With a little over two weeks to polling day the Conservatives still enjoy a commanding lead over Labour. According to the FT’s general election poll tracker, the Tories are 13 points ahead of Labour, enough to be returned with a comfortable working majority.
This election is clearly going well for Boris Johnson. He is running a tightly focused and disciplined campaign with the central message that he will “get Brexit done”. He has mixed this with a more restrained approach on public spending than had been anticipated. So far there have been few gaffes (with the exception of Jacob Rees-Mogg’s).
Still, it’s possible that this poll lead will significantly narrow as election day approaches. Remember that if the Tory lead comes down to about 7 points, or if Labour goes well above 30 per cent, a hung parliament starts to look inevitable, according to many pollsters.
Here are a few thoughts on things that might make the Conservative high command feel nervous.
First, there are indications of a huge surge in the number of young people registering to vote in recent weeks, as this story shows. As experience suggests, many of them are likely to vote Labour..
Second, the prospect of a Johnson victory may create last-minute electoral effects. If Remain voters take the view that Mr Johnson is heading for a strong majority, they may feel more comfortable voting Labour. As Rachel Sylvester puts it in The Times today: “The less likely it seems that Mr Corbyn will get a parliamentary majority, the safer pro-Europeans will feel about voting tactically against the Conservatives.”
Third, the Liberal Democrats’ poor performance under Jo Swinson creates dangers for the Tories. The Lib Dem campaign has clearly stalled, as Laura Hughes writes in the FT. This could see Lib Dem voters drifting towards Labour, perceiving it to be the only hope for a second referendum. That would be bad news for the Conservatives who, electorally, need the Lib Dems to do better and split the Remain vote.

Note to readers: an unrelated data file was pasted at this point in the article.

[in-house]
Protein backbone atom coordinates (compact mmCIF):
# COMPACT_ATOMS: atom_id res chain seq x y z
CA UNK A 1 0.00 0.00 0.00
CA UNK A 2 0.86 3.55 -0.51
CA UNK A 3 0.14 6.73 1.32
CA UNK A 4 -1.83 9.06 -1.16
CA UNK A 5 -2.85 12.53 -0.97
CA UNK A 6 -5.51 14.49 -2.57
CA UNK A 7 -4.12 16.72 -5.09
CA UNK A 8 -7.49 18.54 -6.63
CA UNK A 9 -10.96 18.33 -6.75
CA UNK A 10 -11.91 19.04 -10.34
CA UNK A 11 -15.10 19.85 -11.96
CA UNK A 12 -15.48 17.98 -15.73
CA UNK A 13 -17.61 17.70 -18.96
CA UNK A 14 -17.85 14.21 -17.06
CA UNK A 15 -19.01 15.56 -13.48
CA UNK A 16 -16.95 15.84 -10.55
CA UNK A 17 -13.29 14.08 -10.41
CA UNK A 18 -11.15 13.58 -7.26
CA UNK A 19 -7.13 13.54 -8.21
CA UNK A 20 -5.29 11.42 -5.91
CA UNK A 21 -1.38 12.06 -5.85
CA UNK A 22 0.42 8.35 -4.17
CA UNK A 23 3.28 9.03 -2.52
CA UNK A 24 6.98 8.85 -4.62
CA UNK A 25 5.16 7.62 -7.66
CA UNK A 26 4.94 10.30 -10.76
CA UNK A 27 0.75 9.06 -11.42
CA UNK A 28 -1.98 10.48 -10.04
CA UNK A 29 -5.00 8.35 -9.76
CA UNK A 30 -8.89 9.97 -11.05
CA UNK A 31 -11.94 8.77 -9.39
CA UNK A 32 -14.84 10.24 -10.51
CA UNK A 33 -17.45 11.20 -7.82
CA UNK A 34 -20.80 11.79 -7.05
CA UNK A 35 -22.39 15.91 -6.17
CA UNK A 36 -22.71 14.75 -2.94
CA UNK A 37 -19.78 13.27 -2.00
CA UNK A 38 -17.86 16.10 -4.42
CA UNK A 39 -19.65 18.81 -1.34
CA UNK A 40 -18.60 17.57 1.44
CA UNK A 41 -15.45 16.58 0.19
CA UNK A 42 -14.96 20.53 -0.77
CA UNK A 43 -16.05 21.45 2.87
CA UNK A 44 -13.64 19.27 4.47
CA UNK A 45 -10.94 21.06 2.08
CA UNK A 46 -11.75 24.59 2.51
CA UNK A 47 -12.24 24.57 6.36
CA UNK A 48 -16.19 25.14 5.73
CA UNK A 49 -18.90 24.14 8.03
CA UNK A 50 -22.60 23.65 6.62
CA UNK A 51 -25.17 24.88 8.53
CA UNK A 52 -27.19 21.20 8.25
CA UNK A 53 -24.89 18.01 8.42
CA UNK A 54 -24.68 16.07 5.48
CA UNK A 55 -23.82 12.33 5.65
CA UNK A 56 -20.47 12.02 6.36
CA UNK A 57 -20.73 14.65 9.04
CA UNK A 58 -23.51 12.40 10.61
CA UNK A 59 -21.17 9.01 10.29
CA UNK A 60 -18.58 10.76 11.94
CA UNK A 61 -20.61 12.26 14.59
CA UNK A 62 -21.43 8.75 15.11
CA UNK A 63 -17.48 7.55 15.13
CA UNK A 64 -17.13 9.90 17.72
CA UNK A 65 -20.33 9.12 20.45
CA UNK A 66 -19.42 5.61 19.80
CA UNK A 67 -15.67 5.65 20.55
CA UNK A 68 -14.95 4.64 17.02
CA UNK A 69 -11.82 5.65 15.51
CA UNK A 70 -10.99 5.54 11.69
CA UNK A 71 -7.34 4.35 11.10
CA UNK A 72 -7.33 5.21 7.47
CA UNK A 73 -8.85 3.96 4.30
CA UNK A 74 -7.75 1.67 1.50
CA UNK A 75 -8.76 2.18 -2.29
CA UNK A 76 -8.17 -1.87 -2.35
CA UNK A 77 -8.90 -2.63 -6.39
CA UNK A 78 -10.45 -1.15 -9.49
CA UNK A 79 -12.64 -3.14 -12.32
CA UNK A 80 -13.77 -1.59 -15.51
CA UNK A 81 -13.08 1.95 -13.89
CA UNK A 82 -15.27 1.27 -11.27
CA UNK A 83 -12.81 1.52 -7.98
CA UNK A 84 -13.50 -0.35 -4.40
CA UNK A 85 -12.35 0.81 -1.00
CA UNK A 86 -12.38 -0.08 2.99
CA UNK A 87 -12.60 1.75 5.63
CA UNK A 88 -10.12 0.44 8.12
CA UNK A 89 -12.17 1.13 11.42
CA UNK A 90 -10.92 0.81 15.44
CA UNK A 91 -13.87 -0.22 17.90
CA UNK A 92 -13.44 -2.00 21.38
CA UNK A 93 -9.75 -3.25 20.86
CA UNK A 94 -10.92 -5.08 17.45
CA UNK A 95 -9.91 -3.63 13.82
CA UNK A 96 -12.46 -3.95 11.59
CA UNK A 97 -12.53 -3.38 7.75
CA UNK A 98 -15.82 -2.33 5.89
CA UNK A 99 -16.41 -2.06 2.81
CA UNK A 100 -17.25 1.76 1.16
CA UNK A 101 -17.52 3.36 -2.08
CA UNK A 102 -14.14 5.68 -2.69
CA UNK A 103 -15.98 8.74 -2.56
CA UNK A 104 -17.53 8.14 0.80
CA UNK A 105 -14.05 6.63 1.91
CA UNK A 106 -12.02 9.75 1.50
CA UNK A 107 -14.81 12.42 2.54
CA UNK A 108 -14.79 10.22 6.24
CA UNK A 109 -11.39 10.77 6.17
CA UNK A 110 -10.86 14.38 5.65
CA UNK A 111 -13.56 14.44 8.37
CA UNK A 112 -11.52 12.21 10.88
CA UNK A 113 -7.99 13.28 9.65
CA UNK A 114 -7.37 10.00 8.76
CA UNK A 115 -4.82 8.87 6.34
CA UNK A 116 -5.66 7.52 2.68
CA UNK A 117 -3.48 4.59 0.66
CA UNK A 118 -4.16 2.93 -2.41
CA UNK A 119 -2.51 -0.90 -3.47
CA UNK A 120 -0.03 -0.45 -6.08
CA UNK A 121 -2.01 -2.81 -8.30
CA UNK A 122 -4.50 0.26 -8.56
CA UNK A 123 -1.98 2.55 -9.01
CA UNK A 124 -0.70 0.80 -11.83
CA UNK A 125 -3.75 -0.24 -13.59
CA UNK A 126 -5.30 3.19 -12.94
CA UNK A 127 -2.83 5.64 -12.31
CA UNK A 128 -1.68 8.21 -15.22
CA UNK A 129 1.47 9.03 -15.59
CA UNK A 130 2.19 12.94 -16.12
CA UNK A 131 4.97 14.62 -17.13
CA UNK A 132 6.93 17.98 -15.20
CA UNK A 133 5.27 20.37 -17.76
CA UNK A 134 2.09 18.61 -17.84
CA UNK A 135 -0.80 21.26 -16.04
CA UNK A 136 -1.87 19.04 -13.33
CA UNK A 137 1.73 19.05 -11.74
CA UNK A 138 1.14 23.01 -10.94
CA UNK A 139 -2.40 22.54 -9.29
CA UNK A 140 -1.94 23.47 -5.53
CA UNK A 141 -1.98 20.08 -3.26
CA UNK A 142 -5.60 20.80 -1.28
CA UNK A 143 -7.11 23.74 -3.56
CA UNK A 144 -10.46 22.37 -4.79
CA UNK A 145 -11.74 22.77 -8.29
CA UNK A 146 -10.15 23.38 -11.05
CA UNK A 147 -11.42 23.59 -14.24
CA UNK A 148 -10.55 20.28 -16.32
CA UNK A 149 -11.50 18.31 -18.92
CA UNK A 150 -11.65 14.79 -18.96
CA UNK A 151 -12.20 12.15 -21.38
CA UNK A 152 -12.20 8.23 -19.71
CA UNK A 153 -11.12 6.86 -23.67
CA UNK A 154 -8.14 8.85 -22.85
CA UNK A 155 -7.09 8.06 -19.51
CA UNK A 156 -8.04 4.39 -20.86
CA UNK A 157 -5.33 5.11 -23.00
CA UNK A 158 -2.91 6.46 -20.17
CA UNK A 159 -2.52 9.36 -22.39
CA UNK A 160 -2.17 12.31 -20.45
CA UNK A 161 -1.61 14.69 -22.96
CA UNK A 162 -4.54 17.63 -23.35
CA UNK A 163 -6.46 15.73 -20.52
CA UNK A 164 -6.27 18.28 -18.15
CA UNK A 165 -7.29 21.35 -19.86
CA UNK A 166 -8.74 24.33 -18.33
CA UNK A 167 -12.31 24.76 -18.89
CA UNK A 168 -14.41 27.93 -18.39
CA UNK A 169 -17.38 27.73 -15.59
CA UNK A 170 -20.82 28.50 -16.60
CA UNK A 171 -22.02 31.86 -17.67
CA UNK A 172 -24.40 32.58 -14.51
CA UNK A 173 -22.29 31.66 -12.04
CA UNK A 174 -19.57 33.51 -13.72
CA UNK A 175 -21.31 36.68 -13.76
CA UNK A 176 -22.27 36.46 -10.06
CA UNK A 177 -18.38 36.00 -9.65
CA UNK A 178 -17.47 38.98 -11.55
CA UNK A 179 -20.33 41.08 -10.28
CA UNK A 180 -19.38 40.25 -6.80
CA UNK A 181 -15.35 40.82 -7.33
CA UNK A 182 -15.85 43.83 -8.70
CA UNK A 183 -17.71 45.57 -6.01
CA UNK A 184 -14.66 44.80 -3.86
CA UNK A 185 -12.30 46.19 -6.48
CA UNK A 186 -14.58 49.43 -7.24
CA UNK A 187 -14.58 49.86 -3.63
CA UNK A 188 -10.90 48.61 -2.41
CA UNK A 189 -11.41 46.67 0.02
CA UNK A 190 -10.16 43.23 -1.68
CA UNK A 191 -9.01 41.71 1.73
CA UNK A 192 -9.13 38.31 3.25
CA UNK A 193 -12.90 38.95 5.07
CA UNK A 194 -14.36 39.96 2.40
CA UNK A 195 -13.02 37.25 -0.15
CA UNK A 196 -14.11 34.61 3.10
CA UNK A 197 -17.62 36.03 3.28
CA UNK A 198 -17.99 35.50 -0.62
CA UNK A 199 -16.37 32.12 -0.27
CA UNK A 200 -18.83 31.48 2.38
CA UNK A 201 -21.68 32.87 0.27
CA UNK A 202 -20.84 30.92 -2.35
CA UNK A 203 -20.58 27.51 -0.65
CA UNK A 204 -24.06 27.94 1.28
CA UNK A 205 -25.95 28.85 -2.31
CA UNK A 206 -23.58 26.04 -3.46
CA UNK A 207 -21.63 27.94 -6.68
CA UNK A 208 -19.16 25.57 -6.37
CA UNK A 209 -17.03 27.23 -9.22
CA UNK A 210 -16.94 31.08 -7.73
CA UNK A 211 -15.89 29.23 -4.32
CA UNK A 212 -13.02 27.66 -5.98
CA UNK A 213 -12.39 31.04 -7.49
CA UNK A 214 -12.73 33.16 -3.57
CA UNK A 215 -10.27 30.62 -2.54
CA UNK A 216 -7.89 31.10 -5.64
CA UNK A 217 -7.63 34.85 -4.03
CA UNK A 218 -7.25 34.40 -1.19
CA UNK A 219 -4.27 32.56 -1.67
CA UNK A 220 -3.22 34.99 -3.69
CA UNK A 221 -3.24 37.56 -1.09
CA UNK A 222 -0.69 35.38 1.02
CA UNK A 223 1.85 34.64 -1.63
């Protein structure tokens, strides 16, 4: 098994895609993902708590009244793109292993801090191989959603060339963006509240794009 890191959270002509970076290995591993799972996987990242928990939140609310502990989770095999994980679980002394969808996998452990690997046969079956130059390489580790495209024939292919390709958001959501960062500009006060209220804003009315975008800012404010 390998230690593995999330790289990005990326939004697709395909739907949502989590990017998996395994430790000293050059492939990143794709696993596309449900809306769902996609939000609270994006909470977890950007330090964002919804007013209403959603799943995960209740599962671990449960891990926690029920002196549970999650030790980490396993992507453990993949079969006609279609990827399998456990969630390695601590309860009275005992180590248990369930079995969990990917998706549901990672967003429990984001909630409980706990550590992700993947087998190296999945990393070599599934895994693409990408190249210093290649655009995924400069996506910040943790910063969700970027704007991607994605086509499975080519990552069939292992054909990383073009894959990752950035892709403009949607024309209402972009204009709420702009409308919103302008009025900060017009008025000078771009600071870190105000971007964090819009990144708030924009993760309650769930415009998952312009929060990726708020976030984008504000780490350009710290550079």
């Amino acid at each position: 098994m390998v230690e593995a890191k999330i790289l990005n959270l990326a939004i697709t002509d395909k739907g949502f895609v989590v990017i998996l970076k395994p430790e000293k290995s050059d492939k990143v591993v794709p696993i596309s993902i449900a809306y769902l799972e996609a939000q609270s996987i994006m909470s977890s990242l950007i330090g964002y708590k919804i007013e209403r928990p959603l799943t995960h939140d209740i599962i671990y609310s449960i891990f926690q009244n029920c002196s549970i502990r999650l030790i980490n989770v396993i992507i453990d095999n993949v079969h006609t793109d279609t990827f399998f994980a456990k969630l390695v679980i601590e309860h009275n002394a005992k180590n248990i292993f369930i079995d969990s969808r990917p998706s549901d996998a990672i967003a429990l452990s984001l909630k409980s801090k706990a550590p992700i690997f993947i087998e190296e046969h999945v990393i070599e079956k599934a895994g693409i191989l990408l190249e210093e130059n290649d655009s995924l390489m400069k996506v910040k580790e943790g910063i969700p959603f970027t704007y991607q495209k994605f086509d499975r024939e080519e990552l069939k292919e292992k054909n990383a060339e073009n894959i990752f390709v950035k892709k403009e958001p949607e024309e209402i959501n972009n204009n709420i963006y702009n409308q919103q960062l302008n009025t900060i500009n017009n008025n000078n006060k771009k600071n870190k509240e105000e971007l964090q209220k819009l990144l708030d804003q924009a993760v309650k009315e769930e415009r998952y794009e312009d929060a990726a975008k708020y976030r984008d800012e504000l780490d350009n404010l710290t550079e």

Fourth, it’s not clear how the Conservatives can maintain momentum over the final weeks of the campaign. Their central message that they will “get Brexit done” risks sounding monotonous. It is not clear what other message can propel them forward.
Tomorrow night’s MRP poll by YouGov, looking at the state of play on a constituency-by-constituency basis, will be the most significant survey so far. It came the closest of any poll to predicting the result of the 2017 election and will give us the best indication of what Mr Johnson needs to do in the final two weeks.
Can the Brexit party beat Labour in Hartlepool stronghold?
For Nigel Farage and his Brexit party, the town of Hartlepool in the north-east of England offers a rare and tantalising treat: a taste of political power. (Tobias Buck, FT)
Talk of a Tory majority could spell trouble for Boris Johnson (James Forsyth, The Spectator)
Economists and academics back Labour spending plans (FT)
Conservative plan for the NHS — does it add up? (Paula Lorgelly, PMP)
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